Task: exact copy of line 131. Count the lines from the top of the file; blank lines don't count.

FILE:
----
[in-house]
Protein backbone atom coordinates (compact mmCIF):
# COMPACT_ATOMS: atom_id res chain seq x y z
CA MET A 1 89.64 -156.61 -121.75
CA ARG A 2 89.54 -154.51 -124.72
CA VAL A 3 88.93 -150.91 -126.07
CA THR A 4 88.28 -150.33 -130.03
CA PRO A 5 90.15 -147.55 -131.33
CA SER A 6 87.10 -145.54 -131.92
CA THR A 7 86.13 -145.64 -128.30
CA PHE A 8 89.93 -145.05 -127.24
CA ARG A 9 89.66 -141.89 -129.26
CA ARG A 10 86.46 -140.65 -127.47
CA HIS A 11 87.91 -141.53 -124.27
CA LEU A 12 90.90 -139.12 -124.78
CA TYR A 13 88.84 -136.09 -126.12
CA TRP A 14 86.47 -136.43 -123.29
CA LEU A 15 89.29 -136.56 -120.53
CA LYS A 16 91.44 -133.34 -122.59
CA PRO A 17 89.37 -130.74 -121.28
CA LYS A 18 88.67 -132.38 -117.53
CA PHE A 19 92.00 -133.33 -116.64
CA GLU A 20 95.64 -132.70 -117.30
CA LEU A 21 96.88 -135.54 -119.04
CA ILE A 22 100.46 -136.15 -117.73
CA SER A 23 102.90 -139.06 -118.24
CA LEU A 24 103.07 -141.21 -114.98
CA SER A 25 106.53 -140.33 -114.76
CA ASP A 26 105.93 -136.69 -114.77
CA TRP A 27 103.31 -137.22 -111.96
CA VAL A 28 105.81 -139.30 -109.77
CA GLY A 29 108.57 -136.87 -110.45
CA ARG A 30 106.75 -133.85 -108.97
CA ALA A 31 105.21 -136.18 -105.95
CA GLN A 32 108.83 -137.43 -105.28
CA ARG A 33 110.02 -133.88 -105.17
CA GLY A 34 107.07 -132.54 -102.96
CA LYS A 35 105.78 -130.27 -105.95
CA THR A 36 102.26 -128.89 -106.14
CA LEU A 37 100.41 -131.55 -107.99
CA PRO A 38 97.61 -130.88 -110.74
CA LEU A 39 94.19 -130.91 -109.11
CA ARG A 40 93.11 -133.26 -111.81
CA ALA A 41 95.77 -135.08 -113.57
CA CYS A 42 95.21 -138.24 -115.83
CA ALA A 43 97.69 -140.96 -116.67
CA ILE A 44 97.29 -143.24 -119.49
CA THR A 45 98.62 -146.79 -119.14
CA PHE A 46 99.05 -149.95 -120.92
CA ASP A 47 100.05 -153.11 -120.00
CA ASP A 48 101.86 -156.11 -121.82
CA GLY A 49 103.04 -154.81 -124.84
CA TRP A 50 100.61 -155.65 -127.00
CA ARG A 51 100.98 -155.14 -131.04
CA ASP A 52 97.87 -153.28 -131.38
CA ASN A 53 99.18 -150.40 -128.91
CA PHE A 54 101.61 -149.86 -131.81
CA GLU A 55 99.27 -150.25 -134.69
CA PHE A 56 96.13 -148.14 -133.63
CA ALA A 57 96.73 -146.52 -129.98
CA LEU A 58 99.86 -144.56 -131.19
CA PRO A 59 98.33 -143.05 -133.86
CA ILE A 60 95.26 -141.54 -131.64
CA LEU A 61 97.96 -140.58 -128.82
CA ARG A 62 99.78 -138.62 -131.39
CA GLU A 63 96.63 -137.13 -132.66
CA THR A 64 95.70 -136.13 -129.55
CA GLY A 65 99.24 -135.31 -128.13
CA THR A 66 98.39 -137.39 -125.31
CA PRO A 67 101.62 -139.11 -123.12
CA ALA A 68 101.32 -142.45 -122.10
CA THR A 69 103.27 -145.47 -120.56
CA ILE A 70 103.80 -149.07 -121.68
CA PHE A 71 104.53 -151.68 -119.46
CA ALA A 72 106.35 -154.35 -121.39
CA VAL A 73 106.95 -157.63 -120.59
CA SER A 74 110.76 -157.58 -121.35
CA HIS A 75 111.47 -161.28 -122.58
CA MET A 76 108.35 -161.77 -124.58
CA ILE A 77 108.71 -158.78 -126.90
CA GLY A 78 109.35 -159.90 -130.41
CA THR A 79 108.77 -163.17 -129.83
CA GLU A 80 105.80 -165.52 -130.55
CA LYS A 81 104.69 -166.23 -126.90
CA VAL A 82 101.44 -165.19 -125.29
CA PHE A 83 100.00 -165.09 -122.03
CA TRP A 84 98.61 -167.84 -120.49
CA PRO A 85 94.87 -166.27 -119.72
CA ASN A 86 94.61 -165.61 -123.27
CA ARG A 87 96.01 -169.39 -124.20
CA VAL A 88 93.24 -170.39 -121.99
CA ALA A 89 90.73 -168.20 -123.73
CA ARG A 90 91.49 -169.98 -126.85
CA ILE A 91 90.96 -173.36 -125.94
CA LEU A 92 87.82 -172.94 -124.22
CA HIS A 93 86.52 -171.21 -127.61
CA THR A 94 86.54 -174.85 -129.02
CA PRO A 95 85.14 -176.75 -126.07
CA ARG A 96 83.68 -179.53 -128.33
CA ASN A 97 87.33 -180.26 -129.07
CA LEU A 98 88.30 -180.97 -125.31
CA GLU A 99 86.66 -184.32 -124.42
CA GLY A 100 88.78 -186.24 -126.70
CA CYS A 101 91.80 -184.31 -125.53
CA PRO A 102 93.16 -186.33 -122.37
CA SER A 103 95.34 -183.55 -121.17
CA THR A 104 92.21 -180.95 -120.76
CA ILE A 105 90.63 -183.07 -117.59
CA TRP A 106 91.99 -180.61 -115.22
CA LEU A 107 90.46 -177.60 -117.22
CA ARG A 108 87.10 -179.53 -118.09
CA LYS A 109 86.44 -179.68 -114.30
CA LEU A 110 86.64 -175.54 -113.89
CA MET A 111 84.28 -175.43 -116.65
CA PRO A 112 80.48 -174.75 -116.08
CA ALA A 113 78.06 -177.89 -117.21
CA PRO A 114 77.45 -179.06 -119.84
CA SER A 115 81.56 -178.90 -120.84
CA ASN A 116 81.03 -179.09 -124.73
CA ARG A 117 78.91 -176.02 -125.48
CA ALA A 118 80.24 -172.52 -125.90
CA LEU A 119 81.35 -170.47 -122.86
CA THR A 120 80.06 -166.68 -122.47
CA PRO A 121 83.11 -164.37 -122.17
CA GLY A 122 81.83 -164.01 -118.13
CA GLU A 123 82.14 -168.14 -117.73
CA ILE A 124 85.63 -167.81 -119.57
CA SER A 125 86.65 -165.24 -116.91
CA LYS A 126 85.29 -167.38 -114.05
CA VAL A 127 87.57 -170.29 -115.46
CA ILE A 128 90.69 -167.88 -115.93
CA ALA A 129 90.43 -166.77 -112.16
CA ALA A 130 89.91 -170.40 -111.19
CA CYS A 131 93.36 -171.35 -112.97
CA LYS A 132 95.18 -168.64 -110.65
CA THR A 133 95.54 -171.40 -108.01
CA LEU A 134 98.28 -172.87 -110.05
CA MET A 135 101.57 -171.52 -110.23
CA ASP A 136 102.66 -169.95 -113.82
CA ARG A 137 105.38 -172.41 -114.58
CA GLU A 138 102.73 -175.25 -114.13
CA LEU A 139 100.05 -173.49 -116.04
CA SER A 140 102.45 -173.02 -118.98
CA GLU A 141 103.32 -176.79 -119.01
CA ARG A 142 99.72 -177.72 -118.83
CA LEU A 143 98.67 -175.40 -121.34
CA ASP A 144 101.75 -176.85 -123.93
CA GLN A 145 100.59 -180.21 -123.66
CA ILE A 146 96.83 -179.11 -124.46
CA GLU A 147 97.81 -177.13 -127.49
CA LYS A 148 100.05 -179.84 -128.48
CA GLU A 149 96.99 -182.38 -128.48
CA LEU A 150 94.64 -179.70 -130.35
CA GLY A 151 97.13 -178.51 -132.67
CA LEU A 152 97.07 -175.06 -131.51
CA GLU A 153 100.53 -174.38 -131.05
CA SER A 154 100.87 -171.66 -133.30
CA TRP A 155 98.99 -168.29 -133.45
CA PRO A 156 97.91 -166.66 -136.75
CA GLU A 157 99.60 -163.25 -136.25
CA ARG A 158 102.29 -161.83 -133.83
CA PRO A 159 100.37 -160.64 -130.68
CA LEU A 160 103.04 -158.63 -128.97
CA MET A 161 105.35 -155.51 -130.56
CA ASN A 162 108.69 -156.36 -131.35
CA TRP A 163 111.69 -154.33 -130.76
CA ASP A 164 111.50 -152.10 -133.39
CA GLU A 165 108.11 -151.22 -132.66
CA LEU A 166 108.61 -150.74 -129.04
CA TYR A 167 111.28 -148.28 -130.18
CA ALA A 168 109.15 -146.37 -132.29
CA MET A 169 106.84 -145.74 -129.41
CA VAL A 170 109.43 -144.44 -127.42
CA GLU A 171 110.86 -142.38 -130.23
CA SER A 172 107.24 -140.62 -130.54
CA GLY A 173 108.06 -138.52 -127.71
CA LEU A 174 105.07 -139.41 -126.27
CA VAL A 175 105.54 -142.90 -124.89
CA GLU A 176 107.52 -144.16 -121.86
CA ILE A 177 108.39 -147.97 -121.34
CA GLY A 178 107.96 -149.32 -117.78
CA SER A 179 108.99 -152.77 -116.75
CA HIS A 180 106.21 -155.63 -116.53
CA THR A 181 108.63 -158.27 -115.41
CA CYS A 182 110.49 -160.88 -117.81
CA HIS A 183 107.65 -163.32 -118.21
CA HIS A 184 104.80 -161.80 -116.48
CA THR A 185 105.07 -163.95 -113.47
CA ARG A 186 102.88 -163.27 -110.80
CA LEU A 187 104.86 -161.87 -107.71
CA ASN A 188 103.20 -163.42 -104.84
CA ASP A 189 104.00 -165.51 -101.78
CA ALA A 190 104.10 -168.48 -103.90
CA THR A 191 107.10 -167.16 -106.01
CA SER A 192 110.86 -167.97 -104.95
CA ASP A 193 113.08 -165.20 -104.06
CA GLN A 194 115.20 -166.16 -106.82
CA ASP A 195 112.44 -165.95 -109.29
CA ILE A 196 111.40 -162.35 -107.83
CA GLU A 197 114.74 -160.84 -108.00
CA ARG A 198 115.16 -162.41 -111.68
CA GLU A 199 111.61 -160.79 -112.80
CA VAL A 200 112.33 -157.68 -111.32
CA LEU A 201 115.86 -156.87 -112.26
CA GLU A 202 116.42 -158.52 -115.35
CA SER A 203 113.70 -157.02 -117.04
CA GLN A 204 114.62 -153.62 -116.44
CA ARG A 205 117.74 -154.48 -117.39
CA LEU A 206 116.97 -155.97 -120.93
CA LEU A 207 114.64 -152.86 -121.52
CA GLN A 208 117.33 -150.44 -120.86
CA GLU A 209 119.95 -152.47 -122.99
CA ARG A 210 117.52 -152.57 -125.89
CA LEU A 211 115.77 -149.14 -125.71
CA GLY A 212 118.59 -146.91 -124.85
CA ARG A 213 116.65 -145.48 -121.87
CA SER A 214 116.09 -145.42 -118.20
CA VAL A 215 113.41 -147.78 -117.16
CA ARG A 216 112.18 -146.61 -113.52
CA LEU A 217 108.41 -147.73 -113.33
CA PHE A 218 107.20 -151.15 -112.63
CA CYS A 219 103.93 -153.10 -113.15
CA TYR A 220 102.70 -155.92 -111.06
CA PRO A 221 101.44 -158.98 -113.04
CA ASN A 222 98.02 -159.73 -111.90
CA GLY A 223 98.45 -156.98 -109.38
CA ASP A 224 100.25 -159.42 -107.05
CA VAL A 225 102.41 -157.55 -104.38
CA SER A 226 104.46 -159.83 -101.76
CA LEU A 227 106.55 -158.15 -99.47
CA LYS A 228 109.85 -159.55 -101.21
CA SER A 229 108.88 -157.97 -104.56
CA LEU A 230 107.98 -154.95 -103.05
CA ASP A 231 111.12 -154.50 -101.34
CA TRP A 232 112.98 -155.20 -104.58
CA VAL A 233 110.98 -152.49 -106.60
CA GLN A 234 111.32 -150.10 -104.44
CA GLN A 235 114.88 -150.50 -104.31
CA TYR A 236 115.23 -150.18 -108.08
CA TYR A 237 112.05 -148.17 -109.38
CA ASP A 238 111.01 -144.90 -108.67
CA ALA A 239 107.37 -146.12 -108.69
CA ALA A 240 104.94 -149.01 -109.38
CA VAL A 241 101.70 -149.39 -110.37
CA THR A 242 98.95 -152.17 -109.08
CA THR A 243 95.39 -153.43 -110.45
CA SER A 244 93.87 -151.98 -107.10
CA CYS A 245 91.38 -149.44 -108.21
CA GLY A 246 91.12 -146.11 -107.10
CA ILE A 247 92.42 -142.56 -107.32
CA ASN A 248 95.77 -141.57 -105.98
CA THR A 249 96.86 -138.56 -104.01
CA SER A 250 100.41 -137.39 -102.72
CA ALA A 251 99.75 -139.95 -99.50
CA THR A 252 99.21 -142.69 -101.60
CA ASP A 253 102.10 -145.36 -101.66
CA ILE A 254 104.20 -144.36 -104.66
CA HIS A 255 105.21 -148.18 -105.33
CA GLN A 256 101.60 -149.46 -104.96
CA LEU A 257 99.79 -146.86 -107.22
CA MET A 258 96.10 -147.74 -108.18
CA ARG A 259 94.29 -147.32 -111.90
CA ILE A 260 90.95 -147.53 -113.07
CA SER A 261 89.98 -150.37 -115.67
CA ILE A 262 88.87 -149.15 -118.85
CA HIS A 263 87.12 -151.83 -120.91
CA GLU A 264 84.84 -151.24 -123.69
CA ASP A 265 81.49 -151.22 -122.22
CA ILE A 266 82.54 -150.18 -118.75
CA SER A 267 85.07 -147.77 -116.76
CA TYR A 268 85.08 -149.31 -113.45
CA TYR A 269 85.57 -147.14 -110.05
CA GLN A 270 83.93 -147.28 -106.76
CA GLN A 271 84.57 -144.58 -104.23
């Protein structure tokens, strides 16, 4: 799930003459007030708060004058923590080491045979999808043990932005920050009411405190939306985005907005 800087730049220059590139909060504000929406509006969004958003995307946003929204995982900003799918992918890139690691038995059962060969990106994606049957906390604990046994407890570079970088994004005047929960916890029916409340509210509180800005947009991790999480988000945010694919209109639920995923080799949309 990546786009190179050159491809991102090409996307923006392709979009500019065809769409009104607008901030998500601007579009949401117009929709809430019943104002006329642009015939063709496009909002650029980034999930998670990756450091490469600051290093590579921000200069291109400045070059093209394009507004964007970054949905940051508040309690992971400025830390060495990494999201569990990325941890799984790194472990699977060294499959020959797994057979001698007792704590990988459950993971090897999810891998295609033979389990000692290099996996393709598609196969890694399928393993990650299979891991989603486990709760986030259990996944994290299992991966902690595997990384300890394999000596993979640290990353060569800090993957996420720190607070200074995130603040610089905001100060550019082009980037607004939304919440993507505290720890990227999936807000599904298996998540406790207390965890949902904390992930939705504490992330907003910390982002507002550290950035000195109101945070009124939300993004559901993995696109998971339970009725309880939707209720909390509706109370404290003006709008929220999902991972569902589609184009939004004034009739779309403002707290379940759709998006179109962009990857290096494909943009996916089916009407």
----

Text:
CA ILE A 128 90.69 -167.88 -115.93